A Stitch in Time

I told the plastic surgeon that I wanted to look like Paul Newman in the the 60s.
Not when Paul Newman was in his 60s. Paul Newman in the 1960s. You know.. his heyday of Butch Cassidy and the Sundance Kid, the Sting and Cool Hand Luke. Not only did I see these movies, but one of my aunts used to read a lot of movie magazines and his photo was always front and centre. He and Robert Redford were Hollywood’s honchos back in the day.

No…no. I don’t consider myself a honcho and I’m certainly not heading to Hollywood. But a few weeks back I took a puck in the mouth. Luckily I was wearing the mouthpiece the dentist made for me back in 1973. I kid you not. It has saved a lot of teeth for me over the years.

This time the skin was ripped apart from my mouth to just under my nose. Needless to say the blood was gushing like a geyser.
“You better get to the dressing room,” one of my teammates informed me. “You’re bleeding all over the ice.”

Oh. Yes. I know that. Thanks. I gathered up my second stick at the bench and trundled off. Anyone tracking my path would have had an easy time of it.

Paper towels hardly stemmed the flow. I couldn’t undress while holding my hand to my mouth so a paper towel stuck to my face with hockey tape did the trick. Ray, a teammate, had followed me in a few moments later to offer assistance. He was an ex-RCMP cop who had a son who had played briefly with the Montreal Canadiens and now played in the Russian K>H.L. He had seen a few injuries in his day.
“You better get yourself to the hospital,” he advised. “You’re going to need a few stitches.” My only concern was leaving my teammates shorthanded and leaving the ice with an injury that wasn’t a bone sticking out. I was leaving myself open to being called a suck or, even worse, a word that rhymes with wussy.

Whenever I go to the hospital I am always amazed by two things: the never-failing courtesy of the whole medical and support staff and also the fact that half the city’s population always seems to be sick, injured or avoiding work. My bleeding still hadn’t stopped as I was moved along from one waiting area to another. I was also attracting some curious looks. Probably, they thought, another derelict who had been fighting for a panhandling position on the street. My life-long lack of a fashion sense probably didn’t help.

Two hours later a young Asian woman appeared. She took one look at me. “Yikes !” By this time I’d had enough and was ready to go.
“Can you stitch me up ?” I pleaded.
“I’m an intern,” she informed me. “I’ll go get a doctor.”
Wonderful. I’d already waited more than two hours for an intern. How many hours more until a licensed doctor made his way in through the sick, injured and hypochondriacs to take a look at a bleeding sexagenarian who stems the flow of blood with bathroom paper towels and hockey tape? Oops… I meant to say her way in. Seventy per cent of the physicians I see now are female. That’s a figure I just made up. But… something like that.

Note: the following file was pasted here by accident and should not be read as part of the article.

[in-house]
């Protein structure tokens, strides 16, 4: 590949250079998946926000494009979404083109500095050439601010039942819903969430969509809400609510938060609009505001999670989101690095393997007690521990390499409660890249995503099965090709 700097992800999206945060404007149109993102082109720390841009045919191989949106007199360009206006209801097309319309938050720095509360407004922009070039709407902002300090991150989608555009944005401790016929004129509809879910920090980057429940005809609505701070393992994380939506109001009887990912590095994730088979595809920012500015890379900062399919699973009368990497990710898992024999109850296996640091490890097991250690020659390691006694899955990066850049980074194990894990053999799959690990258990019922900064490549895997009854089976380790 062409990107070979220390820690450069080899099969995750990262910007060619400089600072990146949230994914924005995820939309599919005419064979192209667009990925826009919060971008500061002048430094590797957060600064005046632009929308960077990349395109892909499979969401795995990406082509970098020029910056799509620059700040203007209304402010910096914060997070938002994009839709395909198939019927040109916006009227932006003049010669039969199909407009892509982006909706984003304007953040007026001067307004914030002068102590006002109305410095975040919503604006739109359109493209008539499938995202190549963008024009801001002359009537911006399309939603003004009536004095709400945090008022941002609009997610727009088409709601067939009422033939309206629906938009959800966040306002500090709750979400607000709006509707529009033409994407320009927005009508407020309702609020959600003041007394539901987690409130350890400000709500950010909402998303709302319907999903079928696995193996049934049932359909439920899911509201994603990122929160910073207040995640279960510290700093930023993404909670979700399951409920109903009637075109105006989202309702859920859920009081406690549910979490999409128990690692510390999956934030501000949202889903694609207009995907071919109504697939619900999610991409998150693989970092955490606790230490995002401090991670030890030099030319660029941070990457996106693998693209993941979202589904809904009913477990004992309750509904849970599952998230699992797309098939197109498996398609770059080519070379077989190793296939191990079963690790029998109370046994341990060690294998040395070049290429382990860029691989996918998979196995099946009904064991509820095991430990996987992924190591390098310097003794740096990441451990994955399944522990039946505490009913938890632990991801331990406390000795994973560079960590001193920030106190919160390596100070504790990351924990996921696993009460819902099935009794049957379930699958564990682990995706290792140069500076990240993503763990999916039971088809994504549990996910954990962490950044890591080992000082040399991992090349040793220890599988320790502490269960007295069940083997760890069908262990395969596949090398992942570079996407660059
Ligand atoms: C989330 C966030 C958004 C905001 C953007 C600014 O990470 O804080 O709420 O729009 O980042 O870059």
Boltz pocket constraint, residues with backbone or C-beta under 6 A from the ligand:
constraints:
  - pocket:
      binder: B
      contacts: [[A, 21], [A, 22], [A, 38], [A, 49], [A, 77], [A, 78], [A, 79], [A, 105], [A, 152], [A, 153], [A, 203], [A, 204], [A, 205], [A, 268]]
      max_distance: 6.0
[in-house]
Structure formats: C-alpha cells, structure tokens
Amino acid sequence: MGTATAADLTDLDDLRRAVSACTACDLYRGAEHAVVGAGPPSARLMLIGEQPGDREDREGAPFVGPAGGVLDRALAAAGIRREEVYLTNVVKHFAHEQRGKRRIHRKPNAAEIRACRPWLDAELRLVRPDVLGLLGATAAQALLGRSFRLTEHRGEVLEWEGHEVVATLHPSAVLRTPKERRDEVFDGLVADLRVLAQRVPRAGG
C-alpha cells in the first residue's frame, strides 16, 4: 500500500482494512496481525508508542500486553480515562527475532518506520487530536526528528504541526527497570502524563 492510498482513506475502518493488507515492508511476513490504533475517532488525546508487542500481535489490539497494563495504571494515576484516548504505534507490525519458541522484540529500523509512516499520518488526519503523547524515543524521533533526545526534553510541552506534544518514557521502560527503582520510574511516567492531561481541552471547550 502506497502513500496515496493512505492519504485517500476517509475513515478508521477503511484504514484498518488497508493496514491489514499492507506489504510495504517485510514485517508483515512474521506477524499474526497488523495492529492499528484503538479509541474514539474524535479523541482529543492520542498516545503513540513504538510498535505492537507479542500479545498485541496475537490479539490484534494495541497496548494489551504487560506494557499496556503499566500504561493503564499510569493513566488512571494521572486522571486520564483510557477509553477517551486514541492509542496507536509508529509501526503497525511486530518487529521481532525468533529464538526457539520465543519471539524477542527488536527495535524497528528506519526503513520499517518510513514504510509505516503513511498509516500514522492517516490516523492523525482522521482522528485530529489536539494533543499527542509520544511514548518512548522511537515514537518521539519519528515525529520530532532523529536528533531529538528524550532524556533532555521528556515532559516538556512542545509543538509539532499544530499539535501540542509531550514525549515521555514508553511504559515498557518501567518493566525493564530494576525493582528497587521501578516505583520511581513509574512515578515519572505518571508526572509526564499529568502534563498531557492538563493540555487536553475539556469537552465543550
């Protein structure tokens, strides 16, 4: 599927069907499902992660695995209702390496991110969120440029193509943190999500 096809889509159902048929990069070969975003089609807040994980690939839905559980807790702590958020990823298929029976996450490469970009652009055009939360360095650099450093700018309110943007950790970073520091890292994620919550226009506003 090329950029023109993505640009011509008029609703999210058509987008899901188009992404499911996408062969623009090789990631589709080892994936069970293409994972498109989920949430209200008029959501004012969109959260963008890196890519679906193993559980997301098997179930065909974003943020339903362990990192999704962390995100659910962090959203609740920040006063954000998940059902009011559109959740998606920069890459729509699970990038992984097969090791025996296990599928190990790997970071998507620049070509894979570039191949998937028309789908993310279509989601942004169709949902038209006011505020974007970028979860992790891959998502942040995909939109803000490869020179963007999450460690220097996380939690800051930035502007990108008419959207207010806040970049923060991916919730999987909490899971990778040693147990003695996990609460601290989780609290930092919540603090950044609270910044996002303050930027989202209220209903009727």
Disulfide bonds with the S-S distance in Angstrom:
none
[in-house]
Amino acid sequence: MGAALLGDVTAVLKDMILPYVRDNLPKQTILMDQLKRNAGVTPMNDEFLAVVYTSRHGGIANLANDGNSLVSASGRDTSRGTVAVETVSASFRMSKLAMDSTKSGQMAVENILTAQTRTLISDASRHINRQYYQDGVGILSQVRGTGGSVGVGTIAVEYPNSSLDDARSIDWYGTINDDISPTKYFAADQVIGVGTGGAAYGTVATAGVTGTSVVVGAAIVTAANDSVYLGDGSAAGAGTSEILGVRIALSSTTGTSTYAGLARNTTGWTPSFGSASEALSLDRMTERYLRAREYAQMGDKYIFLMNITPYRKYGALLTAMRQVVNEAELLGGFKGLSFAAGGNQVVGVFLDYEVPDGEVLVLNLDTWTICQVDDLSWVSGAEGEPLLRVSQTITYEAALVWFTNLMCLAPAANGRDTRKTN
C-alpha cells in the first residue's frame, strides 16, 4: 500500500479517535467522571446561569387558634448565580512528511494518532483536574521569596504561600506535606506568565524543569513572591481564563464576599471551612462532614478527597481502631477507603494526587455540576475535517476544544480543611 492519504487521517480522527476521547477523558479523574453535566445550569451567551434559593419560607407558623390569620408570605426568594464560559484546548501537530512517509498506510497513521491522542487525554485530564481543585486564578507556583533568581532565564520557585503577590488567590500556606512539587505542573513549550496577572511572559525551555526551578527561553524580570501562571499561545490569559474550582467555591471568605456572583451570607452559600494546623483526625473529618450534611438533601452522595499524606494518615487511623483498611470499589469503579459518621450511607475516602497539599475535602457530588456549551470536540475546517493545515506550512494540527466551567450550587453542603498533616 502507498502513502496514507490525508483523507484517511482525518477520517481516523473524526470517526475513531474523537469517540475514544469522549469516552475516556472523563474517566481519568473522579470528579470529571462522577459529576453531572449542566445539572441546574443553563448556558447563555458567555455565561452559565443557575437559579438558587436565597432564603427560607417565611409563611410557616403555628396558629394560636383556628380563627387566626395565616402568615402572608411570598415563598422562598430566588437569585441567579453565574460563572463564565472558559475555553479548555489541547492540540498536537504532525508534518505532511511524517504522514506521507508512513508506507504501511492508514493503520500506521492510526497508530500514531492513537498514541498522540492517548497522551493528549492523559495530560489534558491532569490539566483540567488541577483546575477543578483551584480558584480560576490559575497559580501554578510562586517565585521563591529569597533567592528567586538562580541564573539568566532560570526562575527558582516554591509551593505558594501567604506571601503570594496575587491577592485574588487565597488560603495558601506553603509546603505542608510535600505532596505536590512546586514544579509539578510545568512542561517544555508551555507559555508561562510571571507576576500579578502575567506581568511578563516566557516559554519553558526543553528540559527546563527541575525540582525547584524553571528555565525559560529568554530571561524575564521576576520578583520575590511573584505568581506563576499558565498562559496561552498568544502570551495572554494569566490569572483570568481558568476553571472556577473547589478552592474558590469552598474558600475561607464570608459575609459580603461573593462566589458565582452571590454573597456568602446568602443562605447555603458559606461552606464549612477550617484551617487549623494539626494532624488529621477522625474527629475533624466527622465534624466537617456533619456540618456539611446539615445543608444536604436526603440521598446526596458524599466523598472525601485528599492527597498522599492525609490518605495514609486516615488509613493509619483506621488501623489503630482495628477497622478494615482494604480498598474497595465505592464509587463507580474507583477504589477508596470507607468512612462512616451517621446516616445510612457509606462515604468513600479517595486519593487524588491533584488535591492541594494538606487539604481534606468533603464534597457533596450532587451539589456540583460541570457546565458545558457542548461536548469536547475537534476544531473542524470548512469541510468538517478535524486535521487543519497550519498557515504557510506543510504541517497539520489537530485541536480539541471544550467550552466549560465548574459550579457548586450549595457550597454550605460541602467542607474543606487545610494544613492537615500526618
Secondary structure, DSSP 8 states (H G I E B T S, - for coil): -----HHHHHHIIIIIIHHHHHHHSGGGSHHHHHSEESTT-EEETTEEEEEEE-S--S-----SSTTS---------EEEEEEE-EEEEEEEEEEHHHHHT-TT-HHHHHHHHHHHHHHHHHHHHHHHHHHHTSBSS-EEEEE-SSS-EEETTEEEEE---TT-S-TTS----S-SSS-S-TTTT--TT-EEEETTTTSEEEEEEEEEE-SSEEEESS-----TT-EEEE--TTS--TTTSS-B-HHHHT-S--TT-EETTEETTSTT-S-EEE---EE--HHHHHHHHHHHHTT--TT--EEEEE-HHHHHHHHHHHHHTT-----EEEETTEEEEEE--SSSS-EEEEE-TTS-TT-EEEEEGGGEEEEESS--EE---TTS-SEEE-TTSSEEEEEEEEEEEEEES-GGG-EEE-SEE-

Another hour passed and a middle-aged male ambled through the doorway. He took one look at me and probably decided that this particular patient no longer looked patient. He was right. I cut to the chase. “Puck to the mouth,” is what I said. I figured a male Canadian of his vintage would understand. But he said nothing, gave me a long look and it was easy to read his mind. “At your age, shouldn’t you be playing Bingo or Bridge or something like that ? Ever hear of Pickleball?”
All he did was sigh. “You’ll need a plastic surgeon.” He turned on his heel and started to leave but not before I was able to blurt out, “I’ve had over 200 stitches in my face over the years, some of them done with me lying on a table in the dressing room back in the 70s. How complicated can it be?”

He chose to ignore that. “The plastic surgeon is operating at the General right now.” We were in the Civic. “He’ll be here when he finishes over there.”

Wonderful. Another wait. And now that everyone is on their phone all the time the hospital doesn’t even provide any magazines. I didn’t have my phone and to tell you the truth I’m not on it too much anyway. Twitter is too bitter, I don’t like like looking at other people’s photos very much, reading someone else’s political views just makes me angry and I don’t need to be texting anyone with a breathless account of every move I make. Yeah… I’m a relic. Probably of medieval times.

Finally, five hours after check-in a plastic surgeon arrives. She looks young enough to be my granddaughter, or at least my daughter… by a second wife. At least she admits it. “I can do it,” she says as she examines my split-open face. “But I’ll need some supervision.” Two hours later the supervising physician arrived. He examined me carefully. “Do you want me to do it?” he asked his younger colleague. She seemed to already have the freezing needles at the ready. Five minutes later all I could feel was the slight pull on my skin as she sewed in 15 stitches from my mouth to just under my nose. Another young plastic surgeon had been called in to watch or cheer on the spectacle. I felt like an aging Hollywood starlet with all the attention, but even more fortunate… I didn’t have to pay the bill. I sat up and looked around, anxious to avoid any mirrors. All the time and work of three highly-skilled medical practitioners and a Hollywood screen test was not even a consideration. “You can have the stitches taken out in five days,” the youngest physician, who had actually done the work, told me. “The swelling and scar tissue will gradually disappear with time.”

I thanked them all as I stood up. I felt some of the wrinkles under my eyes. You know, maybe a little Botox would fill in all those lines.
But looking like Cool Hand Luke was still a stretch.

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